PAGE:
Page 1 of 2
Bought my 1st MCM apartment!!!
Posted: Wed Feb 28, 2007 11:08 am
Posted: Wed Feb 28, 2007 11:32 am
Congratulations! Love the Atrium with its the cool wall.
If you use the Search feature you'll find a lot of discussion on concrete floors, plus the other projects you may be considering for the future.
BTW, 1100 sq ft is the size of a lot of the smaller homes out here on West Coast.
Posted: Wed Feb 28, 2007 12:45 pm
that apartment is simply yummy!
congrats and welcome!
Posted: Wed Feb 28, 2007 1:29 pm
That looks sweet. What area of Dallas are you in. I travel there for work a bit and would love to see the building/outside.
Posted: Wed Feb 28, 2007 1:30 pm
Congrats. Really like the Floating Stairs
Posted: Wed Feb 28, 2007 1:58 pm
It's hidden in a neighborhood on turtle creek....i'm 3 buildings away from the Mansion on Turtle Creek if you know where that is.
Posted: Wed Feb 28, 2007 4:37 pm
Congrats on this great find! My suggestion is to remove the paint on the brick walls where ever possible. It will create a continuous flow from indoor to outdoor and the space will appear larger. Especially the down stairs wall adjacent to the atrium.
Posted: Thu Mar 01, 2007 3:31 am
Posted: Thu Mar 01, 2007 7:58 am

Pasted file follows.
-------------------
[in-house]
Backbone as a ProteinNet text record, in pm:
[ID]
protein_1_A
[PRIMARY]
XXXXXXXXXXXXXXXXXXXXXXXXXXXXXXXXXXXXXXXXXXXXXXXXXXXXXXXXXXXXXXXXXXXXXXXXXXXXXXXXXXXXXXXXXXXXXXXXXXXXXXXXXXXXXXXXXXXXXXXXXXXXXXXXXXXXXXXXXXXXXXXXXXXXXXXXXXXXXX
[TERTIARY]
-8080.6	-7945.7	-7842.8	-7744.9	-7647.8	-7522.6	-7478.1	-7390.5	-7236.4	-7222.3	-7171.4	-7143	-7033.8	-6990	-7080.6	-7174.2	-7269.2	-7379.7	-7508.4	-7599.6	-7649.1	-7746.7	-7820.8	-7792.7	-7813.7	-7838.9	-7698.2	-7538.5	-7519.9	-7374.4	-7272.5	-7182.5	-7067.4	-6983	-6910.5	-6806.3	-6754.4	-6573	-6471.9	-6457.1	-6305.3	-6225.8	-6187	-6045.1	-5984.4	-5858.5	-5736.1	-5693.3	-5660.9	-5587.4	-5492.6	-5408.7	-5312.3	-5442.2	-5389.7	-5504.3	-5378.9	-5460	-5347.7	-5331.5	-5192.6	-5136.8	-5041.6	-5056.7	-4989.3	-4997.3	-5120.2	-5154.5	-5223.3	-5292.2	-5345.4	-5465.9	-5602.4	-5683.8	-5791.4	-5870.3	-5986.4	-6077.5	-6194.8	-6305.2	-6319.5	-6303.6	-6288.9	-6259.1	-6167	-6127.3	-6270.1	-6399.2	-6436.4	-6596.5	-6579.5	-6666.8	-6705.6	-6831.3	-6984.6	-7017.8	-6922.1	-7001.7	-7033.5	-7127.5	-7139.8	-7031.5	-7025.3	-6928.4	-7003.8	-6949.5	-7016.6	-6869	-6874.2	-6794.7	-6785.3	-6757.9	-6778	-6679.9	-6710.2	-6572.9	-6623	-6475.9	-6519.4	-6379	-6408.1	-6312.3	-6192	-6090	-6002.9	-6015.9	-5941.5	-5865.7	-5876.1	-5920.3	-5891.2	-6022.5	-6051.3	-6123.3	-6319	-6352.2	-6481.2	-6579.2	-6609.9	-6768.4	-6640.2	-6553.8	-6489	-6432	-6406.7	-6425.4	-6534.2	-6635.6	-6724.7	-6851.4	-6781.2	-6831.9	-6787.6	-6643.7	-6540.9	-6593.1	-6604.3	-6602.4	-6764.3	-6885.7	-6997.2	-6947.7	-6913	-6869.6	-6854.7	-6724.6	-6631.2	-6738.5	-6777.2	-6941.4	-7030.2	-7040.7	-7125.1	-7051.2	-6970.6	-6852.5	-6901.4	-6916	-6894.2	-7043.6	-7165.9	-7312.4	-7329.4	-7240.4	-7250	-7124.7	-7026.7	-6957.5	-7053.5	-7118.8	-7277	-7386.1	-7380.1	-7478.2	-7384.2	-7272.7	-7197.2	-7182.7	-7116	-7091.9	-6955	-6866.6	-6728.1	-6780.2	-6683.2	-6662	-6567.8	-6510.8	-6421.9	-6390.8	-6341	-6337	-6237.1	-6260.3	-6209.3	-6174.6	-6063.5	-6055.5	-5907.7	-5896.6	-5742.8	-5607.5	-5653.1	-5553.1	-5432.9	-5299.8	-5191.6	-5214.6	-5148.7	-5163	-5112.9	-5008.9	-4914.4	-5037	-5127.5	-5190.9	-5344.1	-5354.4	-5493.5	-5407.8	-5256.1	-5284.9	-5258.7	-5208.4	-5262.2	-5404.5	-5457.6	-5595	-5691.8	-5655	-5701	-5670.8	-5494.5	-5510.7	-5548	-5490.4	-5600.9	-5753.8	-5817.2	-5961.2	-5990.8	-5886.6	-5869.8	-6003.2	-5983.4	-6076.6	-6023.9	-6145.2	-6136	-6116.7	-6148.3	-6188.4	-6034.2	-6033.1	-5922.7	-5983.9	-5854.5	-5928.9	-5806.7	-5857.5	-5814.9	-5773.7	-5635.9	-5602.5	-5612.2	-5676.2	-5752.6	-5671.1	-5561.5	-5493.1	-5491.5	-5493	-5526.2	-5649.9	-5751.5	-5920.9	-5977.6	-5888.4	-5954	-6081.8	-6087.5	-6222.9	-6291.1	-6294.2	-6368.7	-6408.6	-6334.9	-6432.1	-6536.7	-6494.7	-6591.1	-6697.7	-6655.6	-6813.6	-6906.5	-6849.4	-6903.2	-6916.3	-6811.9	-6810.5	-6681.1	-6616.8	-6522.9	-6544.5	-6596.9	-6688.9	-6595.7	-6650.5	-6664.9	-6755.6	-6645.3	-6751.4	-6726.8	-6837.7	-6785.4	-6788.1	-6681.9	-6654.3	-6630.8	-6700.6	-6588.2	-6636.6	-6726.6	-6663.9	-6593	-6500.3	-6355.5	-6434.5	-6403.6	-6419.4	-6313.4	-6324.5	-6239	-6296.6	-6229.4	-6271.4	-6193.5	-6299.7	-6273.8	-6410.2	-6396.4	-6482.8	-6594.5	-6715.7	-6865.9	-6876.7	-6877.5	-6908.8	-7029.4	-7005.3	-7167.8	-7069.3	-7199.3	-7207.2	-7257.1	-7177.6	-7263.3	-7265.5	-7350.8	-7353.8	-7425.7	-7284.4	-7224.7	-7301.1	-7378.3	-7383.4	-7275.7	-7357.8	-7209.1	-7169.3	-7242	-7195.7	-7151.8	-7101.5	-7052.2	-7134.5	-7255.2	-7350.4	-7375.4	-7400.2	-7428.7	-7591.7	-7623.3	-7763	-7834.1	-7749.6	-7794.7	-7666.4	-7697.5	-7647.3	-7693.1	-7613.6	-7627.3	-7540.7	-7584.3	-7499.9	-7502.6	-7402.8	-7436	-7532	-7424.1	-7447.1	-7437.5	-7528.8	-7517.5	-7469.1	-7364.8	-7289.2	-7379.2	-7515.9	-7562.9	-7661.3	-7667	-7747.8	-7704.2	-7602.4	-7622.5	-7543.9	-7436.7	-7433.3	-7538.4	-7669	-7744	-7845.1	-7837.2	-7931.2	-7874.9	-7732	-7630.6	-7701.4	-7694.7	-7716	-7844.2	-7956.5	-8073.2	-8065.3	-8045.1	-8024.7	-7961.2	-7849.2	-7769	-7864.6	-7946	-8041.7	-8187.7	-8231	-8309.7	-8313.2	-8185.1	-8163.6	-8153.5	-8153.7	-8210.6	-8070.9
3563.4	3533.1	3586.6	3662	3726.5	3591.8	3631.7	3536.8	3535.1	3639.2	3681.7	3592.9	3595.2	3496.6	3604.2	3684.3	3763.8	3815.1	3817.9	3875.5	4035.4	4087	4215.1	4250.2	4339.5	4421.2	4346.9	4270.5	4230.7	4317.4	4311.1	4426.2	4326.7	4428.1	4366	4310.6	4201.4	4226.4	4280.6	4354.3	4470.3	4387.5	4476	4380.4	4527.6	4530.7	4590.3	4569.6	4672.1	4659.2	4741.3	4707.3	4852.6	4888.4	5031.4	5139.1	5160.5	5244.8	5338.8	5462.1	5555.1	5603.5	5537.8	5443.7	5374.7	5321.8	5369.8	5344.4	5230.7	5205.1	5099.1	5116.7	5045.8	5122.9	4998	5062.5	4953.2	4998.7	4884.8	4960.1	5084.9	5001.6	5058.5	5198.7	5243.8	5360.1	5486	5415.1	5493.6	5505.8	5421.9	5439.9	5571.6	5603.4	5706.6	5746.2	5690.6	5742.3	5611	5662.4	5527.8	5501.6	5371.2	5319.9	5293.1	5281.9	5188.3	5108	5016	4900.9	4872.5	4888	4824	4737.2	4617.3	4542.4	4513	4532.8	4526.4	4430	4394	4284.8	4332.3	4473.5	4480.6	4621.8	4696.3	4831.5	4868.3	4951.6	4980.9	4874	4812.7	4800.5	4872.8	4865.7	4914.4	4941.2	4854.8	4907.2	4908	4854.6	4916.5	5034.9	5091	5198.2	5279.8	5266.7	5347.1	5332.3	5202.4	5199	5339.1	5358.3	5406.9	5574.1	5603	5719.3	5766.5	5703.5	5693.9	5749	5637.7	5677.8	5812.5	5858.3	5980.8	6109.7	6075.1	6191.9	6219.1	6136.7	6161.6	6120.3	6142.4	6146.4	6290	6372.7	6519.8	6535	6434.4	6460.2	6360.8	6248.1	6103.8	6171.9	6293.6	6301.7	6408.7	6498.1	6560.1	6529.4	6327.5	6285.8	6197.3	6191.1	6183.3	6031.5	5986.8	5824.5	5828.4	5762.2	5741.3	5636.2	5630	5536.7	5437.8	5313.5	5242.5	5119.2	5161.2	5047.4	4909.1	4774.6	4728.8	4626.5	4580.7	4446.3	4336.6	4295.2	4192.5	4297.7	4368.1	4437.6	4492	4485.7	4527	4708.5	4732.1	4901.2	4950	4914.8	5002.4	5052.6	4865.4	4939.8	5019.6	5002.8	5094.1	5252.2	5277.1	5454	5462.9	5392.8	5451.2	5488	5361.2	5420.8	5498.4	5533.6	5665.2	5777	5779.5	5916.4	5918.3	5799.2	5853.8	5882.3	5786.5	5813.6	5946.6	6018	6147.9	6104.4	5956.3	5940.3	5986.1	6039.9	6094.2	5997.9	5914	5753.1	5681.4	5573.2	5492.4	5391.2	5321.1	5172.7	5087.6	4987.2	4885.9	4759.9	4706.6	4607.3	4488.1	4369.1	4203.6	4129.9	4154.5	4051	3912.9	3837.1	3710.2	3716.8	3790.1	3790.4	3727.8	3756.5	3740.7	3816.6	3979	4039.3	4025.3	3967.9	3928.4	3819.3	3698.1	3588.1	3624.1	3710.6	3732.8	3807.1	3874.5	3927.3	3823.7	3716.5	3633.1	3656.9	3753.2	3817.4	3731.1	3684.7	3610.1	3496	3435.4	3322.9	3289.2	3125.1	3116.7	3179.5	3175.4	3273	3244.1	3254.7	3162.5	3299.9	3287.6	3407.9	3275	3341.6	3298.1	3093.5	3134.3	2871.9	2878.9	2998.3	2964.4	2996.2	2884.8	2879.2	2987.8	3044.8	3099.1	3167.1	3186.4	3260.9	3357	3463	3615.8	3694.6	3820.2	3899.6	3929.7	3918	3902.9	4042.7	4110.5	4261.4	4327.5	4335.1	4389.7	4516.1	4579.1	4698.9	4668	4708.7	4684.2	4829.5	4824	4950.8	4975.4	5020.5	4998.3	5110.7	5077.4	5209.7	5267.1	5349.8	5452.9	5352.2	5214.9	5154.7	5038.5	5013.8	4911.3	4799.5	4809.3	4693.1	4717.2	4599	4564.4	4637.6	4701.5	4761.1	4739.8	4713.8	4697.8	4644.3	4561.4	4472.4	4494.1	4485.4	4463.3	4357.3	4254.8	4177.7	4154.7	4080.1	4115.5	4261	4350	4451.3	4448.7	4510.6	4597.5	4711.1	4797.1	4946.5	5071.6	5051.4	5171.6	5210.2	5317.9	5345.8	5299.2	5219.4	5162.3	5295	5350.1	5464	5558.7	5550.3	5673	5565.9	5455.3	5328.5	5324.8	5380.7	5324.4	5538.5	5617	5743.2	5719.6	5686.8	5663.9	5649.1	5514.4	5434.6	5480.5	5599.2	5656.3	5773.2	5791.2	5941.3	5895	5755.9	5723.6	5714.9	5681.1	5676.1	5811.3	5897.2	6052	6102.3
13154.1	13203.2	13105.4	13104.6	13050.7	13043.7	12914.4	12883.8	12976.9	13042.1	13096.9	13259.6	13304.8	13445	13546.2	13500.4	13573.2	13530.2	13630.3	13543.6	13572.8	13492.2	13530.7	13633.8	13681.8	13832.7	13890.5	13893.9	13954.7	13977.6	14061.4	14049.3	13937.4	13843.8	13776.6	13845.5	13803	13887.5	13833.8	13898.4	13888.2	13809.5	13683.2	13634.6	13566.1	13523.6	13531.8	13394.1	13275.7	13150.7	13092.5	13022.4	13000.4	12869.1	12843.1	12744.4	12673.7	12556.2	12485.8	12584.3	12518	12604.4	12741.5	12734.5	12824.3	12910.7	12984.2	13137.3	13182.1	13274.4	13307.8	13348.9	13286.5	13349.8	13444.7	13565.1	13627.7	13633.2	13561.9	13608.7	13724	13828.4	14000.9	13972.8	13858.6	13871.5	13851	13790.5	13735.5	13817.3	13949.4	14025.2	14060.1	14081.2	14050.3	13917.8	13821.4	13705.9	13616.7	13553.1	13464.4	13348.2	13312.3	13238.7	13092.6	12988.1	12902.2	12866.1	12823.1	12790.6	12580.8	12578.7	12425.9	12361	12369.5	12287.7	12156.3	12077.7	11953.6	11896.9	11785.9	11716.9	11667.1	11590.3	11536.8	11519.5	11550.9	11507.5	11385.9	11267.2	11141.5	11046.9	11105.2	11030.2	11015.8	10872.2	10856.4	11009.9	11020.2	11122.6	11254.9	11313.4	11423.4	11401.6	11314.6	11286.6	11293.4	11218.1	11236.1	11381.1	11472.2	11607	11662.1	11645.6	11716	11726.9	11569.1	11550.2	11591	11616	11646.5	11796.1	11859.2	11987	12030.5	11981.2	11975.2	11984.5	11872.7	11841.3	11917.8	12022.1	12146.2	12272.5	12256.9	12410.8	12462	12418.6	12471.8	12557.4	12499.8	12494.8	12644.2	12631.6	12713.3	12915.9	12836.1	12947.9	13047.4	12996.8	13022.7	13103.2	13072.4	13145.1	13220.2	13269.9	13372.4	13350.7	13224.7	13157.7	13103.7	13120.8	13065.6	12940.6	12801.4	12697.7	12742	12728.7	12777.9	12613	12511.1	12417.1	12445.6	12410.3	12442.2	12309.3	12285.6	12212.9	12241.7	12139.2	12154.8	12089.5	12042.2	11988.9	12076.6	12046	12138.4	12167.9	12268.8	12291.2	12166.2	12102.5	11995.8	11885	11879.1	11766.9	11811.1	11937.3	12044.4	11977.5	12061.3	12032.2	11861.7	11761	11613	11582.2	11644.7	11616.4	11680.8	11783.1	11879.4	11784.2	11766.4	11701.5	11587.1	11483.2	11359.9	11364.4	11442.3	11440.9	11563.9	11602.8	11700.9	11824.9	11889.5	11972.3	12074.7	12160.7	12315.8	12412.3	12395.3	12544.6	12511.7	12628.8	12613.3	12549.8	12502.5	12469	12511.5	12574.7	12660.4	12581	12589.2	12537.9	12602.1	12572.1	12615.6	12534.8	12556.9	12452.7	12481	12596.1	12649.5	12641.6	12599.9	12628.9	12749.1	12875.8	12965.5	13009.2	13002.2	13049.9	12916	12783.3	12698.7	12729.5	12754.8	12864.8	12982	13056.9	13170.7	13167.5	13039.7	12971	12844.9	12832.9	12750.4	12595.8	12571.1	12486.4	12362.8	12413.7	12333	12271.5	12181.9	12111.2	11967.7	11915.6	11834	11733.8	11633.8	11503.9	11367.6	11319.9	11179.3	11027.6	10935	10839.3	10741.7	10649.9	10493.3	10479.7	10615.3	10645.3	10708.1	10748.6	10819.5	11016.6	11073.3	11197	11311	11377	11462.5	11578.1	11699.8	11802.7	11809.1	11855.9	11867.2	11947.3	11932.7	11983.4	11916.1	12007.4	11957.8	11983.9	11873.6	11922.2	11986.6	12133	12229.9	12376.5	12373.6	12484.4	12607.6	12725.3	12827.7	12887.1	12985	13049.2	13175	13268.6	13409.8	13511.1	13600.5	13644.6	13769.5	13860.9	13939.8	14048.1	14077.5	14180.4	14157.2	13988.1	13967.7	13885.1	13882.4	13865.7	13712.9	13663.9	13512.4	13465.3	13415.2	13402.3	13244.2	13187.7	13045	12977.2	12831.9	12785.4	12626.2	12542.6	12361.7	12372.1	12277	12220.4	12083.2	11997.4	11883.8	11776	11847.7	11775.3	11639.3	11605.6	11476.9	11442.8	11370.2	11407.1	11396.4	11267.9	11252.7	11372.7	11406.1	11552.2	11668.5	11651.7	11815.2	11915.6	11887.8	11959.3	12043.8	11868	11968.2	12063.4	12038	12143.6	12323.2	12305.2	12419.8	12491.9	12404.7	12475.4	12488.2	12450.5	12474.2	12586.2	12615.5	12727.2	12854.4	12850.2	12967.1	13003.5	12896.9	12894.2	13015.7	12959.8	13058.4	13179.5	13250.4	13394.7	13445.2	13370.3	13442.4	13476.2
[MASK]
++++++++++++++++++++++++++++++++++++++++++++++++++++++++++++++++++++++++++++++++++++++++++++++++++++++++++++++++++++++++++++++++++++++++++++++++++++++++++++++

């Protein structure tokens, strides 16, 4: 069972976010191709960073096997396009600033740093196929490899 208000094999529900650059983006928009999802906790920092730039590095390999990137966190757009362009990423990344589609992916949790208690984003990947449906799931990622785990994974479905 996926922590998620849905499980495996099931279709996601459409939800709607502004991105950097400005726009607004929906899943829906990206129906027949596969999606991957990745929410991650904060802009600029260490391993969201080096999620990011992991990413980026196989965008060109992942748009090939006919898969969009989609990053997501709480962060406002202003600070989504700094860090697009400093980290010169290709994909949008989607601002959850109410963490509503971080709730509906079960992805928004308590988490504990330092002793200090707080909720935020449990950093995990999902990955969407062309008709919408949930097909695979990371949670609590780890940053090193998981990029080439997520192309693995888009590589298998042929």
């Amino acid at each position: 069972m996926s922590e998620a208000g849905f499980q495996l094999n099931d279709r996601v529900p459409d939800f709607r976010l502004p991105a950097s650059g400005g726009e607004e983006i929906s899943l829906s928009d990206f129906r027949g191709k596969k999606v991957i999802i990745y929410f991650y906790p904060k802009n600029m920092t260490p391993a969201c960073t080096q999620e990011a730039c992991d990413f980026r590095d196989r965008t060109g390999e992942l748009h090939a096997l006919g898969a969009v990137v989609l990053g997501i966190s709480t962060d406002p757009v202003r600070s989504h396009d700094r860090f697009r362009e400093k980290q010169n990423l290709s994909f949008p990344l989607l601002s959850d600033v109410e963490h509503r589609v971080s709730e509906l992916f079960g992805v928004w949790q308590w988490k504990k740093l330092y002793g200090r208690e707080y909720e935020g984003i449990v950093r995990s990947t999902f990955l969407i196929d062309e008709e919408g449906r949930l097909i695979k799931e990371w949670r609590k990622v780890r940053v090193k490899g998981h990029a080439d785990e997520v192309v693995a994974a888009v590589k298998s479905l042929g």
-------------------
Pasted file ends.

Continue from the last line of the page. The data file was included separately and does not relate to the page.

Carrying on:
Oooh, it's a wonderful place! Congrats! You've done it now: you're going to have to post regular progress reports so that we can see what you're doing with the place. You're right about the good bones. That place would look good without even a stick of furniture in it.
Posted: Thu Mar 01, 2007 9:05 am
Posted: Thu Mar 01, 2007 10:08 am
Posted: Thu Mar 01, 2007 10:17 am
Posted: Thu Mar 01, 2007 11:30 am
Posted: Fri Mar 02, 2007 8:34 am
Posted: Fri Mar 02, 2007 10:23 am
No advice from me, but congratulations!!! I love the stairs and the atrium!!
I look forward to seeing "after" pics!
Posted: Sat Mar 03, 2007 9:10 am
Posted: Sat Mar 03, 2007 4:29 pm
Congradulations on your recent purchase. It's a gem! As far as the bathroom sink goes- there are several options. A bath remodel will pay for itself- particularly in Dallas. Although there are several MCM's in the area, they don't last on the market long. If the bath is small, consider pedestal or wall wount sinks. Check out vitraform.com for inspiration.
Posted: Mon Mar 05, 2007 12:30 pm
Posted: Mon Mar 05, 2007 2:04 pm
Yes, the fixtures are all Crane. They are all in perfect working order and exteremly solid. I decided to keep the bathroom the same...just paint and regrout the whole room to give it an extremely clean look. I took all the carpet off of the floating staircase and have started stripping and sanding the solid oak stairs. It's going to be awhile before I do any major work because I want to live in it for awhile and really find out how the house is going to function.
Posted: Mon Mar 05, 2007 6:48 pm
I kept the Crane toilets in my house. I throughly cleaned them with many overnight soaks of CLR. I worked a piece of coat hanger into and around the little hole towards the back that water shoots through during a flush. Then I retrofitted the flapper with one that adjusts. I even found a low noise fill valve. I think they now use as little water as a new low flow one.